A large percent of the population carries a polymorphism in an enzyme called 5,10 methyltetrahydrofolate reductase or MTHFR. This polymorphism results in a decline in a number of events that require sufficient folic acid. The effect of this enzyme defect results in a decline of the MTHFR enzyme by approximately 60 percent, leaving the folic acid cycle very sluggish.
Folic acid comes in two common forms outside the body known as folate and folic acid. Folic acid status in the US has improved since 1998 when it was added to fortified foods, yet studies show that many people are still deficient in folic acid. Folic acid is essential for the synthesis of purines (the building blocks of DNA), the synthesis of methionine (important in methylation and over 100 reactions requiring SAMe), production of many neurotransmitters, and the metabolism of homocysteine. Folic acid is absorbed by the gut and is converted to tetrahydrofolate which is converted to methylene tetrahydrofolate and then to methyltetrahydrofolate by the enzyme MTHFR. If the MTHFR polymorphism is present than the pathways reducing homocysteine, producing methionine, glutathione, phospholipids, and neurotransmitters is reduced by up to 60 percent.
Folic acid deficiency has been linked in numerous studies with depression. It is estimated that 1/3 of all depressed patients have as the sole cause of their depression, a folate deficiency. Studies which have added folic acid to the current antidepressant prescription also showed significant improvement in depression. In addition, studies have also found folic acid deficiency to cause low serotonin(and subsequently low melatonin), which is the brains major antidepressant neurotransmitter.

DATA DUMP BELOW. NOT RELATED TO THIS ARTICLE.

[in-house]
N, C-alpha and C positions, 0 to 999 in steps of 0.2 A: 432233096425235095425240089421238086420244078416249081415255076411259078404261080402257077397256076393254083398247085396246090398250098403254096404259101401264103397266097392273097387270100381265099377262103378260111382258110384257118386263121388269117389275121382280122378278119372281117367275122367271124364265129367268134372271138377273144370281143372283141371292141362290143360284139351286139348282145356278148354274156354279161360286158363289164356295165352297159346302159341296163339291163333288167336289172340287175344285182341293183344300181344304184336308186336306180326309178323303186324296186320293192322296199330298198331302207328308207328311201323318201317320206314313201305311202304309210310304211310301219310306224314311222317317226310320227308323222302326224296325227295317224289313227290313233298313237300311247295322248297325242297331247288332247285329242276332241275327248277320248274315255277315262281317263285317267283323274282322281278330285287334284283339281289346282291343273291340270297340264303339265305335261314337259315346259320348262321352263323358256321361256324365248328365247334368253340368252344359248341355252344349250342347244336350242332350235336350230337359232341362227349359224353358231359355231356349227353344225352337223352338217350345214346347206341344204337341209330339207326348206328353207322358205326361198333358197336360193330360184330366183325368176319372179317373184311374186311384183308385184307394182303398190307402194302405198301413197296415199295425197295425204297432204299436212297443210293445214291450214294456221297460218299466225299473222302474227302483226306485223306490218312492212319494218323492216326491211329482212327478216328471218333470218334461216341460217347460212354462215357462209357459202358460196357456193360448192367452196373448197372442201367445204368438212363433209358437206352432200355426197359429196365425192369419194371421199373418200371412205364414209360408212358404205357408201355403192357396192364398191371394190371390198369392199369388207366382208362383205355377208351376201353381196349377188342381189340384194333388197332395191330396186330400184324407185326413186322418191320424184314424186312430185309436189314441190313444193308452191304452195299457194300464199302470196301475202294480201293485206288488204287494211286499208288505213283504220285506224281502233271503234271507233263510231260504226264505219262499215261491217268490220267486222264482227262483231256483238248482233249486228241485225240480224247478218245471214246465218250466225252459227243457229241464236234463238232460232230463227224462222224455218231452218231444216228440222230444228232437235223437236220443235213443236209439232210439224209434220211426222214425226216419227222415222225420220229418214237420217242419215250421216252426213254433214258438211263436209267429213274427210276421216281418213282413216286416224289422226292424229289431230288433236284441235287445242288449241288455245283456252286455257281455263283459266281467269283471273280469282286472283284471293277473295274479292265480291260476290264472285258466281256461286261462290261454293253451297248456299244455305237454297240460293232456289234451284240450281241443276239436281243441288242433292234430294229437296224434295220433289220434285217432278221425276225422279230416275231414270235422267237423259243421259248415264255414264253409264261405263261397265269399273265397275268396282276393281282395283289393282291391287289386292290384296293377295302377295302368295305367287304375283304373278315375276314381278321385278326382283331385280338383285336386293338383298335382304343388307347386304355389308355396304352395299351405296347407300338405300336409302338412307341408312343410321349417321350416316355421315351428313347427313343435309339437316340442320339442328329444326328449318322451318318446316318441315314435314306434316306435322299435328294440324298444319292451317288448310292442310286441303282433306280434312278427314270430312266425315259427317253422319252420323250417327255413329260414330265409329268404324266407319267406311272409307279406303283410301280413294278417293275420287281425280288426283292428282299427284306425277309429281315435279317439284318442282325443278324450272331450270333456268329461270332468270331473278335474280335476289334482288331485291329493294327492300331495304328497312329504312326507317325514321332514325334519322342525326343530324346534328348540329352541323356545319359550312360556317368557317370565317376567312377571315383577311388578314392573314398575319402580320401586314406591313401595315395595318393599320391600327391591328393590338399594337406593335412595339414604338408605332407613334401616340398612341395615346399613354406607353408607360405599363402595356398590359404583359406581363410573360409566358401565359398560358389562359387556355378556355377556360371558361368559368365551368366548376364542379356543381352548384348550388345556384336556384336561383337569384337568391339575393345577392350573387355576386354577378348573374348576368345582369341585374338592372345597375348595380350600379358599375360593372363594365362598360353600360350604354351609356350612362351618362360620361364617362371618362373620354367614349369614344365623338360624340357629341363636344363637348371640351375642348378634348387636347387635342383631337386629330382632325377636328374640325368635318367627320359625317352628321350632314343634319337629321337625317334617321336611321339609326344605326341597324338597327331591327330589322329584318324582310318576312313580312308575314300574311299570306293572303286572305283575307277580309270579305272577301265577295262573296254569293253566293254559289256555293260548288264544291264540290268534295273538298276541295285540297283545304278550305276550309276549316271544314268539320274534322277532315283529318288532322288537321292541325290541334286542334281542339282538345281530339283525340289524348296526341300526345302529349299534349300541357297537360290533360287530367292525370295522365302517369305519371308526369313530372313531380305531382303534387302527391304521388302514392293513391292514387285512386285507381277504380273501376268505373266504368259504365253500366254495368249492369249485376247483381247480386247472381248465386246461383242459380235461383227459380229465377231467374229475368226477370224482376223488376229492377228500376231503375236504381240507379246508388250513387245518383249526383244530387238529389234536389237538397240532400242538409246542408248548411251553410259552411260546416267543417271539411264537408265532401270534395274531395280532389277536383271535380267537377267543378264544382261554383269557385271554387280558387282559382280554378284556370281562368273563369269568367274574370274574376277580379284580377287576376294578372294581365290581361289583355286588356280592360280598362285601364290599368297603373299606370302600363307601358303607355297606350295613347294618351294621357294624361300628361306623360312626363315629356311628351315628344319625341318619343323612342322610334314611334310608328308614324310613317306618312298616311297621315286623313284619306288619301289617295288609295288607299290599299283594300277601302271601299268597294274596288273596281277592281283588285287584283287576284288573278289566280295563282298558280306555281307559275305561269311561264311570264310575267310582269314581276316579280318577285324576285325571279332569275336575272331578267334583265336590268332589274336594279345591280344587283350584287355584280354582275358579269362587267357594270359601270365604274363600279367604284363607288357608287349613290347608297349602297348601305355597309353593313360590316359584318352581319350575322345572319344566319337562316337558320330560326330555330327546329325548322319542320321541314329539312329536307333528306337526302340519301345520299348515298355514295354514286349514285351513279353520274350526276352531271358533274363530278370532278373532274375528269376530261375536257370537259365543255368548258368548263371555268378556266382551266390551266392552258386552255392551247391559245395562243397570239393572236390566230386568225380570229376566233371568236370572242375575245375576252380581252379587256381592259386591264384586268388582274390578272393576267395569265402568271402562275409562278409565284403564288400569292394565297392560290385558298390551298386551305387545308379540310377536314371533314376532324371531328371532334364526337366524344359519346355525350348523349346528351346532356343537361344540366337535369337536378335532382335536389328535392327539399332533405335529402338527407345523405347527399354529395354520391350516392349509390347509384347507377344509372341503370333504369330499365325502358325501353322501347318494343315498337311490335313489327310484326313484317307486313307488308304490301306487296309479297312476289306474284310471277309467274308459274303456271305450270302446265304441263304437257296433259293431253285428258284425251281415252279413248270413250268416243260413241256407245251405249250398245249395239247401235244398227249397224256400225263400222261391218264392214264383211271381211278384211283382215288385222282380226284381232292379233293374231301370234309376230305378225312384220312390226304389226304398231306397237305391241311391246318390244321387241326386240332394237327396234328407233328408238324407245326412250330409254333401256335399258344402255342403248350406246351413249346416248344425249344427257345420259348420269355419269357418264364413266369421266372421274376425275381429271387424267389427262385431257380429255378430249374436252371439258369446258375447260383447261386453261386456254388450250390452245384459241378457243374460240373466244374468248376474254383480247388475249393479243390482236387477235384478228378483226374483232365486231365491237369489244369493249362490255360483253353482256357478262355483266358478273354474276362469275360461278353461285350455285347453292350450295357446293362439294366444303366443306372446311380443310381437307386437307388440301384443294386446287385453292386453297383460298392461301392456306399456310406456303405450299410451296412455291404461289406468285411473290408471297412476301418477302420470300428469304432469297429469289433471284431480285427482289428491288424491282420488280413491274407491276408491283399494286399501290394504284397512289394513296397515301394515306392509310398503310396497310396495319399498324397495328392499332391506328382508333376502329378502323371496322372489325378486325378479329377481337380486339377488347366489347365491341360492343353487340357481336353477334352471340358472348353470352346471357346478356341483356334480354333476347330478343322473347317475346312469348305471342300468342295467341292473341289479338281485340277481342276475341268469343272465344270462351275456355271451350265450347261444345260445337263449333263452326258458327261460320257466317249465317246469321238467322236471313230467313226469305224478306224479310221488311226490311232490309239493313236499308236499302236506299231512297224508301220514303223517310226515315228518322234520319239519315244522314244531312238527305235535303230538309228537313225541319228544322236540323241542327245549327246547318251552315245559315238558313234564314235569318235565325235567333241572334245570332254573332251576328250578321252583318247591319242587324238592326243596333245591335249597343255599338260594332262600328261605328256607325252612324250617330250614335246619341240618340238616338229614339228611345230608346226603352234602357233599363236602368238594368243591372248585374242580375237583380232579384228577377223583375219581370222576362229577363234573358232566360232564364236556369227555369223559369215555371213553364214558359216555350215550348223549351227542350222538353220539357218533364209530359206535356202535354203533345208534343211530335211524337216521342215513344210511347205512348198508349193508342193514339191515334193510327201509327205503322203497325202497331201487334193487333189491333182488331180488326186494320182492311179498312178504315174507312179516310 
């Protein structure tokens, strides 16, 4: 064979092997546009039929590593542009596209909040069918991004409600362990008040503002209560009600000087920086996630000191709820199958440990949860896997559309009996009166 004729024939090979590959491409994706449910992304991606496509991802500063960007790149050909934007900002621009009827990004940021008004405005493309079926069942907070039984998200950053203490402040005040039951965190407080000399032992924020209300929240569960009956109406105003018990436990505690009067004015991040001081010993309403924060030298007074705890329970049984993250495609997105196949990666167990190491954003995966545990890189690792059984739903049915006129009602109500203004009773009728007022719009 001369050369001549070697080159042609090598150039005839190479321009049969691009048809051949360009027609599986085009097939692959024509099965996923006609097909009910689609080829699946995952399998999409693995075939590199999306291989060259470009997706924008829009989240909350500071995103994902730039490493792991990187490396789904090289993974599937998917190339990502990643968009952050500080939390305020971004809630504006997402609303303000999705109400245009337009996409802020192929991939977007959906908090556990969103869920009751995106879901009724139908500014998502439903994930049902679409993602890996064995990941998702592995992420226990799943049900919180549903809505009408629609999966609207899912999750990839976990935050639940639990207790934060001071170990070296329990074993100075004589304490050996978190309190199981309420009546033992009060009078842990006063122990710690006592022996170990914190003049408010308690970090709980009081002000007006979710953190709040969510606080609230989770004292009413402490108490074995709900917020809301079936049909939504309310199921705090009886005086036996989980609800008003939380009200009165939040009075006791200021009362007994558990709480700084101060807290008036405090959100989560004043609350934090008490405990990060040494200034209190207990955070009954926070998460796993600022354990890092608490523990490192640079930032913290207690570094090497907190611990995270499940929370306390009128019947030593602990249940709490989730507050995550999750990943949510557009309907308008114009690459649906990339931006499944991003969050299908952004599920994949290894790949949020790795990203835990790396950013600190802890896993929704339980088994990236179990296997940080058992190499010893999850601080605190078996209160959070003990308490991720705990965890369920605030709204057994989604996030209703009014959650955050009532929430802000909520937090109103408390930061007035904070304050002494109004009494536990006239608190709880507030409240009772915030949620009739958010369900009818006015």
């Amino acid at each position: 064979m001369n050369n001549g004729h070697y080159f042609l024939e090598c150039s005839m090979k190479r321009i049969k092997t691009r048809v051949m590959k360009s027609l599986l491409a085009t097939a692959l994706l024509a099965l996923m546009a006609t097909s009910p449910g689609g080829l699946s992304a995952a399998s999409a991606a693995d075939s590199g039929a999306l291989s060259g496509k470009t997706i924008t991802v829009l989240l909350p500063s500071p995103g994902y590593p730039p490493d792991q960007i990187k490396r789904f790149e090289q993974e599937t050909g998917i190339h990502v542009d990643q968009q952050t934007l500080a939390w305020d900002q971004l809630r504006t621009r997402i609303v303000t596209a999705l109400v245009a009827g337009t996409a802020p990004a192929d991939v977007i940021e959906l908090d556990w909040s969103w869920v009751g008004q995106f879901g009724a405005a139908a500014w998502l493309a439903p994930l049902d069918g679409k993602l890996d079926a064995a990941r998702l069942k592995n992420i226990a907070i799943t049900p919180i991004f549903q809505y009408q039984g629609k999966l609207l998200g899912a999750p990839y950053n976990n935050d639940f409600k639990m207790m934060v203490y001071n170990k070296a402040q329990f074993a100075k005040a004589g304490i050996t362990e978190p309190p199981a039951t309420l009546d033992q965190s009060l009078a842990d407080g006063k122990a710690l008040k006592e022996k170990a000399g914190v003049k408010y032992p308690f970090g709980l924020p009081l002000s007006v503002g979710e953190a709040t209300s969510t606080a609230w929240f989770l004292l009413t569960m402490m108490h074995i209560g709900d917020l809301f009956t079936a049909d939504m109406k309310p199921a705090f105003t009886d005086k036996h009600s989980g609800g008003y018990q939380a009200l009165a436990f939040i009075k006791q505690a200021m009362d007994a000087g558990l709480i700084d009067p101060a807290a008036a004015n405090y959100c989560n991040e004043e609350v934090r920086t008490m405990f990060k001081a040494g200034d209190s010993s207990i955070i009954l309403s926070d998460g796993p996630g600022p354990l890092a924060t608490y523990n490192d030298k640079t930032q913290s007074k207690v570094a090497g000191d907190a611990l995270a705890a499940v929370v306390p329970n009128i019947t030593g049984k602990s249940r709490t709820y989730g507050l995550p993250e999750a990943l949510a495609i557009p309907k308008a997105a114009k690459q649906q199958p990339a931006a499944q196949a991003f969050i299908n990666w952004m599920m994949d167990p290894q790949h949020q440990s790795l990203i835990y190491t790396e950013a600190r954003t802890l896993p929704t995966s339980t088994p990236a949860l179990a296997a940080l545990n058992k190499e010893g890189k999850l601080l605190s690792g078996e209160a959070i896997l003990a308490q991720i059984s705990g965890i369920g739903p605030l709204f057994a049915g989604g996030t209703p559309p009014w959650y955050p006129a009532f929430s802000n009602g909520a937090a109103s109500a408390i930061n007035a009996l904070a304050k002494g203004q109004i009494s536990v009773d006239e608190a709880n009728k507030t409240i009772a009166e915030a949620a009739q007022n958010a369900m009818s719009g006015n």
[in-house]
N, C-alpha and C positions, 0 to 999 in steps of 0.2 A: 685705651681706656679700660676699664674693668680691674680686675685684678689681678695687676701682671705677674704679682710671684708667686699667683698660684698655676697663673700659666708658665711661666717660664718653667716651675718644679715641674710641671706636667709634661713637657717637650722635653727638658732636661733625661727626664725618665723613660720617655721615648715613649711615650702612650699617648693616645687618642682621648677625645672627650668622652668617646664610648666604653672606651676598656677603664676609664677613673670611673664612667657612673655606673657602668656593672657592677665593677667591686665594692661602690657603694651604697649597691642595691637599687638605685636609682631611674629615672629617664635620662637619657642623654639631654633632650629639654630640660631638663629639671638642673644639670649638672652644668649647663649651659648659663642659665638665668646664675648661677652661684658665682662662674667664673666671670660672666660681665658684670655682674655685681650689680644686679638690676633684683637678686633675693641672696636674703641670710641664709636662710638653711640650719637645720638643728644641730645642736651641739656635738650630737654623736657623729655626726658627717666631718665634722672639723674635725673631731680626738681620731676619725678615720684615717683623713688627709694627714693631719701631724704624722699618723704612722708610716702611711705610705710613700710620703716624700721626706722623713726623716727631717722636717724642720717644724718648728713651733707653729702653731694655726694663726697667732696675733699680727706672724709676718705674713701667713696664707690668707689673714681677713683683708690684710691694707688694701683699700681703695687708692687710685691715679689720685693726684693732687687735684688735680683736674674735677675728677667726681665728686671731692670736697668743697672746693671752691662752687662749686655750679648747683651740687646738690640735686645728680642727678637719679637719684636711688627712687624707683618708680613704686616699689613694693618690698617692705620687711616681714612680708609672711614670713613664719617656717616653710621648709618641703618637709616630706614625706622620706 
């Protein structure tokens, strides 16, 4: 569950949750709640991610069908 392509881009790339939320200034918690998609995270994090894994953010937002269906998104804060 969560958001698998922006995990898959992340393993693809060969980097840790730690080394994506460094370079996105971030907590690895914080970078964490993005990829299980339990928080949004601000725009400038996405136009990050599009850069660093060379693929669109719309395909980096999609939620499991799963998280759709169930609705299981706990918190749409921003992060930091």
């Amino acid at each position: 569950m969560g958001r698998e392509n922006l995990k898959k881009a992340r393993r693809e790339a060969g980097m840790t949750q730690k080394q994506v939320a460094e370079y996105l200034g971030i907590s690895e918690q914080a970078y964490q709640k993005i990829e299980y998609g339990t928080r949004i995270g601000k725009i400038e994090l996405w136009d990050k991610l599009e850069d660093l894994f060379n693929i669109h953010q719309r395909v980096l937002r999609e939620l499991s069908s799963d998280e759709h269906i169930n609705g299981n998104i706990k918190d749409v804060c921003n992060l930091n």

Folic acid deficiency has also been linked to numerous cancer types, including breast, lung, colon, prostate, uterine, lymphoma, and likely many others as research continues.
Folic acid deficiency is associated with a significant increase risk of cardiovascular disease. Historically homocysteine levels have been measured as the sole risk factor for a lack of folic acid metabolism. Recent research indicates the presence of MTHFR defect, regardless of Homocysteine levels, is a stronger indicator of risk. In other words, it doesn’t matter whether homocysteine is elevated or not. If homocysteine is elevated and MTHFR is present, these are the most at risk patients.
The good news about the folate pathway, it is maintained simply by high doses of folic acid, which will drive the pathway, just like water spilling over a dam, or by taking the form of folic acid that bypasses the need for MTHFR, called 5 Methyltetrahydrofolate (5-MTHF). We recommend a little of both. Other co-factors that also help drive the folate cycle are essential and include vitamins B2 (riboflavin), B6 (pyridoxine), and B12 (cobalamin). Patients with depression, without a MTHFR defect, but who are folic acid deficient, will be benefited by taking additional folic acid as contained in a multi-vitamin mineral complex or folate vitamin. Those with the MTHFR are recommended to take a specifically formulated blend of folic acid and co-factors required to maximize folic acid pathways.
For so many patients who have lived years or decades without knowing they had a MTHFR defect, it is imperative to treat it correctly now. A single blood draw is all that is required to determine the presence of MTHFR. Those who have any symptom of MTHFR polymorphism, or extended family history, should be tested and treated.